Vistara, the airline joint venture between Tata Sons and Singapore Airlines, plans to introduce beaming of in-flight entertainment (IFE) content directly to fliers' personal gadgets, a first in Indian airline industry.
Vistara has dispensed with seat back screens – a standard arrangement in most full service airlines globally – that enable fliers to watch programmes, listen to music or play games.
"We are introducing wireless inflight IFE systems. India does not allow Wi-Fi on board aircraft in terms of two-way connectivity. But one-way streaming of entertainment content like movies and music is allowed. This will be Wi-Fi one-way connectivity," Phee Teik Yeoh chief executive officer Vistara told The Times of India.
India's full service carriers – Air India and Jet Airways – offer seat back entertainment to their fliers.
Vistara's game plan
Vistara hit upon the novel idea to keep passengers entertained, in its attempt to break the mould. Passengers travelling in business class seats are likely to be given personal tablets to access IFE during the journey, while those travelling in premium economy and economy classes will be able to access IFE on their personal devices. And being a full service airline, Vistara may not charge for it, the TOI report said.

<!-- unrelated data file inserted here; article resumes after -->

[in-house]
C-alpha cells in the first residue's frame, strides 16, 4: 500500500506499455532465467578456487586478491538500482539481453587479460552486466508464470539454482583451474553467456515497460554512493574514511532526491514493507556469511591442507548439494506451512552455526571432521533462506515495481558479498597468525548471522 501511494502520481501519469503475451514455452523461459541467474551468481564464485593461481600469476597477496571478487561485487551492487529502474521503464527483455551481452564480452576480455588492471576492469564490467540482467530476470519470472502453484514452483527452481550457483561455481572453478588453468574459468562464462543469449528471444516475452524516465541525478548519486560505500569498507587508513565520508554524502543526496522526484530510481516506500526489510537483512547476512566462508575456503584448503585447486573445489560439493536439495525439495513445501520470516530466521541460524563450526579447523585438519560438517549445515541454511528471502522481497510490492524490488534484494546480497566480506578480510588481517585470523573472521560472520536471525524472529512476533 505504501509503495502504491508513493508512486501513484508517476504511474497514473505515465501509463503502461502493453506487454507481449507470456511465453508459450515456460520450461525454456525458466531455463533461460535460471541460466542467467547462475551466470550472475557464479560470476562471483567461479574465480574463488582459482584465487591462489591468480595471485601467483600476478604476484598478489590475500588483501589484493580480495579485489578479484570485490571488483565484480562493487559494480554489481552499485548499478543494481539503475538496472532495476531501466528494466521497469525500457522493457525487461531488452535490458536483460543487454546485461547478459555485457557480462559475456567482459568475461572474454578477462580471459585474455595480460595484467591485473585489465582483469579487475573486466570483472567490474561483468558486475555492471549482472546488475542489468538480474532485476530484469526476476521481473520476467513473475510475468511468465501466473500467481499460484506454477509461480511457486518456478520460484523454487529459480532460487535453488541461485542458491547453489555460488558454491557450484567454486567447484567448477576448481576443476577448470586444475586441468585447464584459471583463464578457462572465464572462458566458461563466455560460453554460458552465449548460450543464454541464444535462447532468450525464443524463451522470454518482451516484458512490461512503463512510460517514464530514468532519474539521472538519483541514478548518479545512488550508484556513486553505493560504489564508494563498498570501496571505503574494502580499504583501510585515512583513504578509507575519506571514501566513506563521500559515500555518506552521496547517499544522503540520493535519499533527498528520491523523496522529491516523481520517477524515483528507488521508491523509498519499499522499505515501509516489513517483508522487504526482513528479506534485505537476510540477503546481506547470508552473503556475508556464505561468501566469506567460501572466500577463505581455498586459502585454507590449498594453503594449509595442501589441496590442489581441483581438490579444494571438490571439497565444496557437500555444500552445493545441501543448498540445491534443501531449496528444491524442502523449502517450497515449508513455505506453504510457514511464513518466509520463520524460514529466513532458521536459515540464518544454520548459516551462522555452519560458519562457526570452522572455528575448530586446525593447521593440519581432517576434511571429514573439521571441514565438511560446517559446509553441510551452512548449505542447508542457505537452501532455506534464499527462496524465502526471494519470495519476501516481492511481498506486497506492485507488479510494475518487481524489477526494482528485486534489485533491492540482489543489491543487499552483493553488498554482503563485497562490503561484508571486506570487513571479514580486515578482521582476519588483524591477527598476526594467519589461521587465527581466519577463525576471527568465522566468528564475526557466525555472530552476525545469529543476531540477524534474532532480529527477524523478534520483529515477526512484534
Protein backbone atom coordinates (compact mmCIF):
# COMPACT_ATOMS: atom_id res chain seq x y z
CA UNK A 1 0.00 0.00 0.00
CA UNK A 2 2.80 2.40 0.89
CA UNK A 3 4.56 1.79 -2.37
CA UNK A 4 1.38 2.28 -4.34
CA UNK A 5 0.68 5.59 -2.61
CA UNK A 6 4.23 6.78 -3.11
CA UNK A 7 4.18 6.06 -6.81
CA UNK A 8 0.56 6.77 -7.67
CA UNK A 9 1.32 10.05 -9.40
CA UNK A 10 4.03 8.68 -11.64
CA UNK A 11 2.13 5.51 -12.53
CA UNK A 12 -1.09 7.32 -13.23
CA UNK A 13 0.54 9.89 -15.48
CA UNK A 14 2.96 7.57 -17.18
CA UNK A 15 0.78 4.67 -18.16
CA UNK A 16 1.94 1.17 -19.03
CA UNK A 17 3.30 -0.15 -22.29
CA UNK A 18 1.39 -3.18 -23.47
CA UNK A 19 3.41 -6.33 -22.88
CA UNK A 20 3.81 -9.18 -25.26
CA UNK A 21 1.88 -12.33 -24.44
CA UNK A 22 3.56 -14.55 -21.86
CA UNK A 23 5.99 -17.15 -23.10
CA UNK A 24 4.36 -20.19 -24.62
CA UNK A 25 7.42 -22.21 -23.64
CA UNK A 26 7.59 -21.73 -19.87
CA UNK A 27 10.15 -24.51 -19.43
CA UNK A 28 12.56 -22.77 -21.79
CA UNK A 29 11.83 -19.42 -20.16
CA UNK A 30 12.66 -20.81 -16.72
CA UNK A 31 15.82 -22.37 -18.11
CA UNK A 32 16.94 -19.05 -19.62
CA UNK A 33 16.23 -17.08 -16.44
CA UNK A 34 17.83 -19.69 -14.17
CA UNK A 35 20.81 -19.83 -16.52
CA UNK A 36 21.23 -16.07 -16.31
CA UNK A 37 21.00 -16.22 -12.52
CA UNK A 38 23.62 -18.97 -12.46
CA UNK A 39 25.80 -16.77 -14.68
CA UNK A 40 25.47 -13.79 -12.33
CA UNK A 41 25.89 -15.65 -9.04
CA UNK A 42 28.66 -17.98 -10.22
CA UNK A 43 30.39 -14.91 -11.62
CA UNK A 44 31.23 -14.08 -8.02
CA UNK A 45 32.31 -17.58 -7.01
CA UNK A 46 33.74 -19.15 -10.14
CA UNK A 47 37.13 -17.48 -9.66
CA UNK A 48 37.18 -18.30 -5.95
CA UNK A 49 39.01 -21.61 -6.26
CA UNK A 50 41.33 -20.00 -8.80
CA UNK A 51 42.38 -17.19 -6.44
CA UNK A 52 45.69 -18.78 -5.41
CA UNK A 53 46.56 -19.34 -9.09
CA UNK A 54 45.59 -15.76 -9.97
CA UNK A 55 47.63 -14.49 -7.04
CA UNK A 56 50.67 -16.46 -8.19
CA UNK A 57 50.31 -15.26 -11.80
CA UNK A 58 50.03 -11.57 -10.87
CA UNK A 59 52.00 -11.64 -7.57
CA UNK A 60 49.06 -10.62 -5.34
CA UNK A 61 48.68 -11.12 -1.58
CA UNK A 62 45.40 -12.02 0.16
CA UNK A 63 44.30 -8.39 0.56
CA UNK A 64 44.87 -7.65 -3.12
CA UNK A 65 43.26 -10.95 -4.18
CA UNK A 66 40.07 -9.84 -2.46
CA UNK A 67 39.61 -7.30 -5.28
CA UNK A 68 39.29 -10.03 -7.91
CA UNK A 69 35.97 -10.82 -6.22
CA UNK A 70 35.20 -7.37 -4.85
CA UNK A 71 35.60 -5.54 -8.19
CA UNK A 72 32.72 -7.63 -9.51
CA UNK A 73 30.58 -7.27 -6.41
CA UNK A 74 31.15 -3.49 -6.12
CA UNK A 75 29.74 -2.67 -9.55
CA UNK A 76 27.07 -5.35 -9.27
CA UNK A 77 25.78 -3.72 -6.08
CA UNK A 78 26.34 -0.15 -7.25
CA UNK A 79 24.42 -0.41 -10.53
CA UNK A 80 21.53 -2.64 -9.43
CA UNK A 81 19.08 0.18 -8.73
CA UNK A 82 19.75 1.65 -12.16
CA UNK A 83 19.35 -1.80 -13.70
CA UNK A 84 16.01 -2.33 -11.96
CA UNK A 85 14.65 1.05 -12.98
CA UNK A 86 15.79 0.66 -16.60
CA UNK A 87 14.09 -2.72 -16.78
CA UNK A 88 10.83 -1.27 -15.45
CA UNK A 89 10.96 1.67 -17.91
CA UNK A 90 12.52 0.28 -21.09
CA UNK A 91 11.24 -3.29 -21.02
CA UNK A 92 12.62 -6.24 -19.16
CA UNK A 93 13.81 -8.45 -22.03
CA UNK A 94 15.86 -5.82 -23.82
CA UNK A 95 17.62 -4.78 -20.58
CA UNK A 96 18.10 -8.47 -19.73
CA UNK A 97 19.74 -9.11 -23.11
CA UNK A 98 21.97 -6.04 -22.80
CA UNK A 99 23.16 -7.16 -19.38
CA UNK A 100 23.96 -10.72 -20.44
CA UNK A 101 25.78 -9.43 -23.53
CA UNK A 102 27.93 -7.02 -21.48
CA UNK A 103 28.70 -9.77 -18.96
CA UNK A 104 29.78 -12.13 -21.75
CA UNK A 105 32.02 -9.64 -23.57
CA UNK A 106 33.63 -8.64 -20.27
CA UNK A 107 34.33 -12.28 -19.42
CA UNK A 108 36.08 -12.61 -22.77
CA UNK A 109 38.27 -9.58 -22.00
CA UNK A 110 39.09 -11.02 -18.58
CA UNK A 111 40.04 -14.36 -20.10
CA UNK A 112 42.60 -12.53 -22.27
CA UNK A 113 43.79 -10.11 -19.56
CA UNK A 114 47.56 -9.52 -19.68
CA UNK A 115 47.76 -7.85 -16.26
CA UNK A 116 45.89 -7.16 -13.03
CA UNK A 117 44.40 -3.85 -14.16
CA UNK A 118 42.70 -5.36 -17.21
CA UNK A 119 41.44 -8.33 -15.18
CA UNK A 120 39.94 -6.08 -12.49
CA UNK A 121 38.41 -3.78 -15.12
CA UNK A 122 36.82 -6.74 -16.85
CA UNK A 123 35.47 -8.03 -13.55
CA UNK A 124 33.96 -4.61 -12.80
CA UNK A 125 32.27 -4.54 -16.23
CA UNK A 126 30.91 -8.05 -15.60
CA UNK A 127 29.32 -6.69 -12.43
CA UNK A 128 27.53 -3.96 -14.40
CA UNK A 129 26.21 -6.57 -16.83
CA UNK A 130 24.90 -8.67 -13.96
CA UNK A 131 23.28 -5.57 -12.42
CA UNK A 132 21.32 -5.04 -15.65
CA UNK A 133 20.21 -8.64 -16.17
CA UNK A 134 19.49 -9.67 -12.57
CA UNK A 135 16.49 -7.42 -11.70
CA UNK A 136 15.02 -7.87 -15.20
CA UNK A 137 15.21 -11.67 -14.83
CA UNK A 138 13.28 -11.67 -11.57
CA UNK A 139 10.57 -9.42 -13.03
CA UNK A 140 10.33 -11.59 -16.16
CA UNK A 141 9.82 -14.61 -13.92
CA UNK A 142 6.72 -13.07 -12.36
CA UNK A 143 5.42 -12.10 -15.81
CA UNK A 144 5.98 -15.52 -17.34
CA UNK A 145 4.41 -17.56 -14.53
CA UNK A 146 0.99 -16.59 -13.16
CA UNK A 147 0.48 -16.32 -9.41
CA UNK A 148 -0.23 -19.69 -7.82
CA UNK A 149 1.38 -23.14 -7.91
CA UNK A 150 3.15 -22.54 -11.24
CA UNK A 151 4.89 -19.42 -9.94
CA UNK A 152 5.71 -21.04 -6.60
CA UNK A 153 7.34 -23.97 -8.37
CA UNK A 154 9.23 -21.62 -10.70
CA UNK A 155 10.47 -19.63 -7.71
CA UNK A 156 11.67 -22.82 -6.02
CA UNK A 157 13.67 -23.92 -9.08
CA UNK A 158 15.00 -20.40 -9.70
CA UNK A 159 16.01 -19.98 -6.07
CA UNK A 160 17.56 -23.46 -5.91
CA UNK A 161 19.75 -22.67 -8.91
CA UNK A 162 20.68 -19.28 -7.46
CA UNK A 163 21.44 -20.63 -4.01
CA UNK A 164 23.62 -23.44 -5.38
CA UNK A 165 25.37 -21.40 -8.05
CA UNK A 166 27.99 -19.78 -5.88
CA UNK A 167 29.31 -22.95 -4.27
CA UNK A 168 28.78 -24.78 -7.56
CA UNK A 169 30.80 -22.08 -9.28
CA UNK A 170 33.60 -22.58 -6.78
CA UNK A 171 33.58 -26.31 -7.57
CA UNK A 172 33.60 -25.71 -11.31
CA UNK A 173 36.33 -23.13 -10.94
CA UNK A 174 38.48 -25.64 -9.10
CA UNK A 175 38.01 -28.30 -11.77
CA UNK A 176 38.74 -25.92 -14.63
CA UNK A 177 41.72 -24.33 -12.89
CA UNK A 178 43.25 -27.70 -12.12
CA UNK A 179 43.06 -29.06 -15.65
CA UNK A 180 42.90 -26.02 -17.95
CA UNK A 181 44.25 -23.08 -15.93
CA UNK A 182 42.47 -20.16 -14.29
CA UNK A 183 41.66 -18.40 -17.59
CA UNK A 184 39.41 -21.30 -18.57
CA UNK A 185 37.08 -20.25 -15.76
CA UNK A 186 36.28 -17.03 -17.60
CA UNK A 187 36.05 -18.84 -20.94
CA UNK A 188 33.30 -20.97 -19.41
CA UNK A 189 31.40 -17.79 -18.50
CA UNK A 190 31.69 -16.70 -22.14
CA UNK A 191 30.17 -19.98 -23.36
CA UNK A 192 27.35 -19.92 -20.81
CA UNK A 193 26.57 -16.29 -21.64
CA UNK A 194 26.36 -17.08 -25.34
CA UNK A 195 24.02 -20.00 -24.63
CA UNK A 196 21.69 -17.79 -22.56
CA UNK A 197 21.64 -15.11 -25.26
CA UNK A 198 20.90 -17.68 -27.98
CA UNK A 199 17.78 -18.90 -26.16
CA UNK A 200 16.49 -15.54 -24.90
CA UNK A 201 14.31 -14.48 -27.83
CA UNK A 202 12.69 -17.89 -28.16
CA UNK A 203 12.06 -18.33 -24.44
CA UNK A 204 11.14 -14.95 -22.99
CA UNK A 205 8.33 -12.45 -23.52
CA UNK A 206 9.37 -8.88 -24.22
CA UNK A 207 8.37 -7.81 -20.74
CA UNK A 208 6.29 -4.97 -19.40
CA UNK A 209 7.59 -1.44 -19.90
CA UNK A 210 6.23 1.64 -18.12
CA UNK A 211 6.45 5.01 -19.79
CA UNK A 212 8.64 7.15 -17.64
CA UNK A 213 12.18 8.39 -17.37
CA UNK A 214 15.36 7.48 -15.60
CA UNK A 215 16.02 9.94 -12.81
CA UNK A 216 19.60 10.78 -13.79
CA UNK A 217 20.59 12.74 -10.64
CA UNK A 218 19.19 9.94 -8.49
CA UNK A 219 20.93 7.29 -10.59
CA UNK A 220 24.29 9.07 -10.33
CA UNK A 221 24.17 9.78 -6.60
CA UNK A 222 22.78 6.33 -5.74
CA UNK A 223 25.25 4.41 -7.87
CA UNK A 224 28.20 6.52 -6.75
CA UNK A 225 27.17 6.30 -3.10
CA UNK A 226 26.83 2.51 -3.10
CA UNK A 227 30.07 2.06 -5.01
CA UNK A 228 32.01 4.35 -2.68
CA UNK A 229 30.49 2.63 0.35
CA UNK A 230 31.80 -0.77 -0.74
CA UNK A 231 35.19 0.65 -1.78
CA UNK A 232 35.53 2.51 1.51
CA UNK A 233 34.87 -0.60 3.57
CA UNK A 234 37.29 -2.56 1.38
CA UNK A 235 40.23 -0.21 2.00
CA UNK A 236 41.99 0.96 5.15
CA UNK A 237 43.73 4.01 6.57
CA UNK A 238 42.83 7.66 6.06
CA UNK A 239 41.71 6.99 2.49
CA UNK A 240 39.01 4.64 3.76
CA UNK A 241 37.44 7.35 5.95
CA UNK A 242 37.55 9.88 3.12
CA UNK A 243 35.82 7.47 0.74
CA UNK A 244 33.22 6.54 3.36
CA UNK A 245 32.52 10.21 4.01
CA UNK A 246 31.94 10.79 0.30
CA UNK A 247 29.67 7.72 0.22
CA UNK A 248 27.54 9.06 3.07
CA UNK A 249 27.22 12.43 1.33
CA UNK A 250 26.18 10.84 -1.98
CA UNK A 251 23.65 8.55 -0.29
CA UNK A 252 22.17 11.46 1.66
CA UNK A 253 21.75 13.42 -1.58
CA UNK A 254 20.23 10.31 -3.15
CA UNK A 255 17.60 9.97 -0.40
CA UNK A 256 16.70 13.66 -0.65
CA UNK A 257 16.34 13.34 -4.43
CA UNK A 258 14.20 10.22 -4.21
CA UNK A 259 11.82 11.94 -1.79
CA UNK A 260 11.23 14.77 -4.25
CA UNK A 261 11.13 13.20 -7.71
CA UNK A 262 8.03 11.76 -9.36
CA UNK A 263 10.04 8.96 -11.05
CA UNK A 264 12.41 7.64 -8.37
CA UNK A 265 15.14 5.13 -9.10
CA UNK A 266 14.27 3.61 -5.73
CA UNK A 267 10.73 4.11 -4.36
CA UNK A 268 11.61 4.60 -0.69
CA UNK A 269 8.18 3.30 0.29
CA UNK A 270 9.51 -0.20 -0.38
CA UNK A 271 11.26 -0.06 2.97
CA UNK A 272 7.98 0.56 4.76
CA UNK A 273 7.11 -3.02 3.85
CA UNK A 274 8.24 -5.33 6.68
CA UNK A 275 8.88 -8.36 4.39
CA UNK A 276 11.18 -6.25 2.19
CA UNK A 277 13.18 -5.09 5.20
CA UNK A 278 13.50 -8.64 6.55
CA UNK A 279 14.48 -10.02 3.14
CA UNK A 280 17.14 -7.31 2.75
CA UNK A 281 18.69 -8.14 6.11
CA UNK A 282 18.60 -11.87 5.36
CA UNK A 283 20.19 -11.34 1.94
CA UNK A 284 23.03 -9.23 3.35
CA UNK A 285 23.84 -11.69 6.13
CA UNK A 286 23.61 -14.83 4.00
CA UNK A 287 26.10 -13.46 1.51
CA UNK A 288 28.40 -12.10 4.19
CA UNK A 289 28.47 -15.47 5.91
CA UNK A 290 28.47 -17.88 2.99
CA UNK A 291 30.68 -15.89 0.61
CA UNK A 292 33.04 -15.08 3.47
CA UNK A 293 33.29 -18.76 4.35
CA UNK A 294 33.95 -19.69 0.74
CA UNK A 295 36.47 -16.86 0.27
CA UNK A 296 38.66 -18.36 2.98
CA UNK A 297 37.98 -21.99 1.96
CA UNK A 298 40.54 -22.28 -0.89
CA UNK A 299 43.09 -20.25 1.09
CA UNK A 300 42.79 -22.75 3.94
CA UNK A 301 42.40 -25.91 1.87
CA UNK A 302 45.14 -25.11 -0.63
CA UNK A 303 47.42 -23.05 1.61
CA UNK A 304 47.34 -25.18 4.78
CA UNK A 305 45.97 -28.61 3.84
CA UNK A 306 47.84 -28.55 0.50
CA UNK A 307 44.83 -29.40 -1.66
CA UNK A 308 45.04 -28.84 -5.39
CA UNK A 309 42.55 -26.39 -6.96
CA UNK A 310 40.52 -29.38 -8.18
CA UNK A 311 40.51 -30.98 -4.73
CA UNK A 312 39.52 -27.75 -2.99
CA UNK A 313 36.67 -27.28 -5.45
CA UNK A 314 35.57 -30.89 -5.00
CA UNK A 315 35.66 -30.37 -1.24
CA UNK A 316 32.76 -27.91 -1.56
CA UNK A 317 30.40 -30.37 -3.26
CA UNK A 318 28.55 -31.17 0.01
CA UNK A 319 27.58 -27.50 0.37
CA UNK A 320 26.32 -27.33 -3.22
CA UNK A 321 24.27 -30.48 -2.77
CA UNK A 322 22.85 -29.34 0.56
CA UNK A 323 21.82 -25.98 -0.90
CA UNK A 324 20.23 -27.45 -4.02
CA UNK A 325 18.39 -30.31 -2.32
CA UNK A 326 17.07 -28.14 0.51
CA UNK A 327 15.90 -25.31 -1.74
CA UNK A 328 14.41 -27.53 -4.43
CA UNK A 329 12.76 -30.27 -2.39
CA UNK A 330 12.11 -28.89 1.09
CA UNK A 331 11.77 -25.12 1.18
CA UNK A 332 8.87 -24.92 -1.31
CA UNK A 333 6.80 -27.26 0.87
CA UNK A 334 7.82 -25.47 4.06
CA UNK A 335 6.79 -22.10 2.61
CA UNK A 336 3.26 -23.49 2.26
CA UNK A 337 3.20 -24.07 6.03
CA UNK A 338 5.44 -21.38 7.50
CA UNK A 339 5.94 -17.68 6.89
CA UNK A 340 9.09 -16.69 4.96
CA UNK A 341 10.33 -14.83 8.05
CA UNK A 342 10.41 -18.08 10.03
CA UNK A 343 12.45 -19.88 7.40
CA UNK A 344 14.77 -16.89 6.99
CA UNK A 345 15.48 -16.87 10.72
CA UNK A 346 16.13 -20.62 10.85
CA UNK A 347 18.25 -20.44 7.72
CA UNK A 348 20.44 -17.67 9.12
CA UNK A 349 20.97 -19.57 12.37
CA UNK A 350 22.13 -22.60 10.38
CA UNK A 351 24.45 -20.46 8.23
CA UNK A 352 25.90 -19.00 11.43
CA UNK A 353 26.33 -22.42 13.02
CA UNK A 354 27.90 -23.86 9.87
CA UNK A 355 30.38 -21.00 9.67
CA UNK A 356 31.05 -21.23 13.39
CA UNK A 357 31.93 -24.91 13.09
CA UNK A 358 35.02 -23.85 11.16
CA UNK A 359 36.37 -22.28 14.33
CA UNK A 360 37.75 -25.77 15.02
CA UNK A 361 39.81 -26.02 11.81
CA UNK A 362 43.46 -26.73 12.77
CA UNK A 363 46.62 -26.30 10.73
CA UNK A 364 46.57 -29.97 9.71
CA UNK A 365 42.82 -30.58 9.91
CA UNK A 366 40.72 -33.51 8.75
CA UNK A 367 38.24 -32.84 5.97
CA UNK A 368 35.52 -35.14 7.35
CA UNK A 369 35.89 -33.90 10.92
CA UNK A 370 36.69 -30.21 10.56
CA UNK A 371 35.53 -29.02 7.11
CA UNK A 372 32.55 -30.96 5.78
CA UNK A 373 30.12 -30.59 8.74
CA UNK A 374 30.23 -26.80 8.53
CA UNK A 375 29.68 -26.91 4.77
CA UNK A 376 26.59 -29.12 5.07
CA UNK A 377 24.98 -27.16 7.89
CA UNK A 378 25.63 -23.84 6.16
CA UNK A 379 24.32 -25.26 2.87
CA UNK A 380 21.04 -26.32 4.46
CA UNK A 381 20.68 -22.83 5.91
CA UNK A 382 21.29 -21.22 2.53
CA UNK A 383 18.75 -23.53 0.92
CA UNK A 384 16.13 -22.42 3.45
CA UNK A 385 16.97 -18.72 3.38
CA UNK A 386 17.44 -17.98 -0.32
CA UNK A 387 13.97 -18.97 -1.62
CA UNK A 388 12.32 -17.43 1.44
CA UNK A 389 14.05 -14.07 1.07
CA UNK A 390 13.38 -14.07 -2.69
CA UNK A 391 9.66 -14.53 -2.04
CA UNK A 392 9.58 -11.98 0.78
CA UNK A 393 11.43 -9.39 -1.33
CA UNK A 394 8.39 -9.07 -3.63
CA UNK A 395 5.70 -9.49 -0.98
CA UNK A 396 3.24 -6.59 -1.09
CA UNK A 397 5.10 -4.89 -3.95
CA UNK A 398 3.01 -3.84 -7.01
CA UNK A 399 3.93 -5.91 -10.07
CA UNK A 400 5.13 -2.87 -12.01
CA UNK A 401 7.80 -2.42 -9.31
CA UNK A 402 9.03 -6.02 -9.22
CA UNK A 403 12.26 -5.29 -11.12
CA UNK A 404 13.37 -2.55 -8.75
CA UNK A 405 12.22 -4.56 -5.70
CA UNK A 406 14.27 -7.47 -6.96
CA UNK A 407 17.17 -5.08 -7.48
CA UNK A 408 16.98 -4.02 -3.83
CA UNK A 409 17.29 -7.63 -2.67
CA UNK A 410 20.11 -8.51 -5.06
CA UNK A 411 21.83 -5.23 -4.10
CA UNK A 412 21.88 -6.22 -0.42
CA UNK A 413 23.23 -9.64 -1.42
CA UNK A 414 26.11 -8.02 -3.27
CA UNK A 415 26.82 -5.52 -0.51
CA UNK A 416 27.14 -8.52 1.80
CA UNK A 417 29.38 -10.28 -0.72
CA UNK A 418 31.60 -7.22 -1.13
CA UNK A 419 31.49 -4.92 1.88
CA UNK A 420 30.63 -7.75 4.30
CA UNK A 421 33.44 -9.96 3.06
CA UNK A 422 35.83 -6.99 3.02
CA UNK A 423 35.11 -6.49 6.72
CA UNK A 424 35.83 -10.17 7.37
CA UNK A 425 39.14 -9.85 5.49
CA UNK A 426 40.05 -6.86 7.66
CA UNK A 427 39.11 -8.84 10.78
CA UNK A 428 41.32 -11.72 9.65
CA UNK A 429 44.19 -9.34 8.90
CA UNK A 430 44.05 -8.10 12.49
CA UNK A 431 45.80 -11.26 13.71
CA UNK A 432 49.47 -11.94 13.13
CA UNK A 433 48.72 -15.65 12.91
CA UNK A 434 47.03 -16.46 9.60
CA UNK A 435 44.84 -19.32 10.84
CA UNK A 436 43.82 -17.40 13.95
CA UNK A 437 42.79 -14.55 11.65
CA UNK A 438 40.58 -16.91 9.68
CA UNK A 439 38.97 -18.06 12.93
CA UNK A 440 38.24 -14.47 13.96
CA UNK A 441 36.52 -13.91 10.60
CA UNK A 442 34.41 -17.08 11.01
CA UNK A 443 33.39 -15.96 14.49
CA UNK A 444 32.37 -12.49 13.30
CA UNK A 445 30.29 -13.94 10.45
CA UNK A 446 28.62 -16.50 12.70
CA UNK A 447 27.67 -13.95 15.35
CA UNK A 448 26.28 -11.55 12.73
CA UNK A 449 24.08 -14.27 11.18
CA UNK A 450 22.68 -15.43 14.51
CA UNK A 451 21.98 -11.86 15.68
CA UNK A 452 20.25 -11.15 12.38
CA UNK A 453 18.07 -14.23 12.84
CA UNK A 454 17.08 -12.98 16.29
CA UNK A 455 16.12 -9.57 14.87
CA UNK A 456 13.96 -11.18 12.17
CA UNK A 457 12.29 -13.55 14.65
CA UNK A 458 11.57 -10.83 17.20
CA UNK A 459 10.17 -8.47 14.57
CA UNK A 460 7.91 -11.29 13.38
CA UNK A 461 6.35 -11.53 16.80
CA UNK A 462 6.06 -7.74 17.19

The IFE streaming technology Vistara is relying on, has Wi-Fi capability, which will enable it to offer Internet services to its passengers once India lifts the ban on the same on airlines flying in Indian airspace.
Up in the air connectivity
Last year, India relaxed norms to allow passengers to use personal electronic devices once an aircraft reaches cruising speed, with the devices disabled to either receive or emit transmission signals, so that they don't interfere with the aircraft's navigation, communication and other systems.
Tata's other airline joint venture – low cost carrier AirAsia India – is also planning to offer Wi-Fi connectivity soon.
In 2014, national carrier Air India had evinced interest in offering Internet to its passengers. Its officials met with executives from Geneva-based OnAir, a technology company offering Internet and mobile connectivity to airlines globally, using Wi-Fi and/or mobile connectivity, to explore the possibility of offering similar facilities to its passengers when flying over Indian airspace.
During the UPA regime, Air India approached the communications ministry to lift the ban, but without any success till now.